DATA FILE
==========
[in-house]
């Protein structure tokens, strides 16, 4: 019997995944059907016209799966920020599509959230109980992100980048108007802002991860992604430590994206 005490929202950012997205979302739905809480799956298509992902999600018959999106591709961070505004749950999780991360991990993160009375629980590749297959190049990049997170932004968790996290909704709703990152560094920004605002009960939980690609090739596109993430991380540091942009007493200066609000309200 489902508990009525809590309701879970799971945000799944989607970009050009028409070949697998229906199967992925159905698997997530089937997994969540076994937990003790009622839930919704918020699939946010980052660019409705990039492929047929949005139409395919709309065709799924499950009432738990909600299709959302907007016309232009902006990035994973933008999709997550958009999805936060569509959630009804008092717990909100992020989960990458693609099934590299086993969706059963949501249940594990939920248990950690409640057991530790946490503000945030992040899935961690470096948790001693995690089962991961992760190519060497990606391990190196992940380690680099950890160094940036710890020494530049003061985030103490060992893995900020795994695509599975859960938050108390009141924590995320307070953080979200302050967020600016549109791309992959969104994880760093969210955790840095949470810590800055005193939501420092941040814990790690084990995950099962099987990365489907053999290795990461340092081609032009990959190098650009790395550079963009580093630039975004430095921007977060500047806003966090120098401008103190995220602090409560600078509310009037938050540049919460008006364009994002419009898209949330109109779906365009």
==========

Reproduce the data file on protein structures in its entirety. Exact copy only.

[in-house]
């Protein structure tokens, strides 16, 4: 019997995944059907016209799966920020599509959230109980992100980048108007802002991860992604430590994206 005490929202950012997205979302739905809480799956298509992902999600018959999106591709961070505004749950999780991360991990993160009375629980590749297959190049990049997170932004968790996290909704709703990152560094920004605002009960939980690609090739596109993430991380540091942009007493200066609000309200 489902508990009525809590309701879970799971945000799944989607970009050009028409070949697998229906199967992925159905698997997530089937997994969540076994937990003790009622839930919704918020699939946010980052660019409705990039492929047929949005139409395919709309065709799924499950009432738990909600299709959302907007016309232009902006990035994973933008999709997550958009999805936060569509959630009804008092717990909100992020989960990458693609099934590299086993969706059963949501249940594990939920248990950690409640057991530790946490503000945030992040899935961690470096948790001693995690089962991961992760190519060497990606391990190196992940380690680099950890160094940036710890020494530049003061985030103490060992893995900020795994695509599975859960938050108390009141924590995320307070953080979200302050967020600016549109791309992959969104994880760093969210955790840095949470810590800055005193939501420092941040814990790690084990995950099962099987990365489907053999290795990461340092081609032009990959190098650009790395550079963009580093630039975004430095921007977060500047806003966090120098401008103190995220602090409560600078509310009037938050540049919460008006364009994002419009898209949330109109779906365009």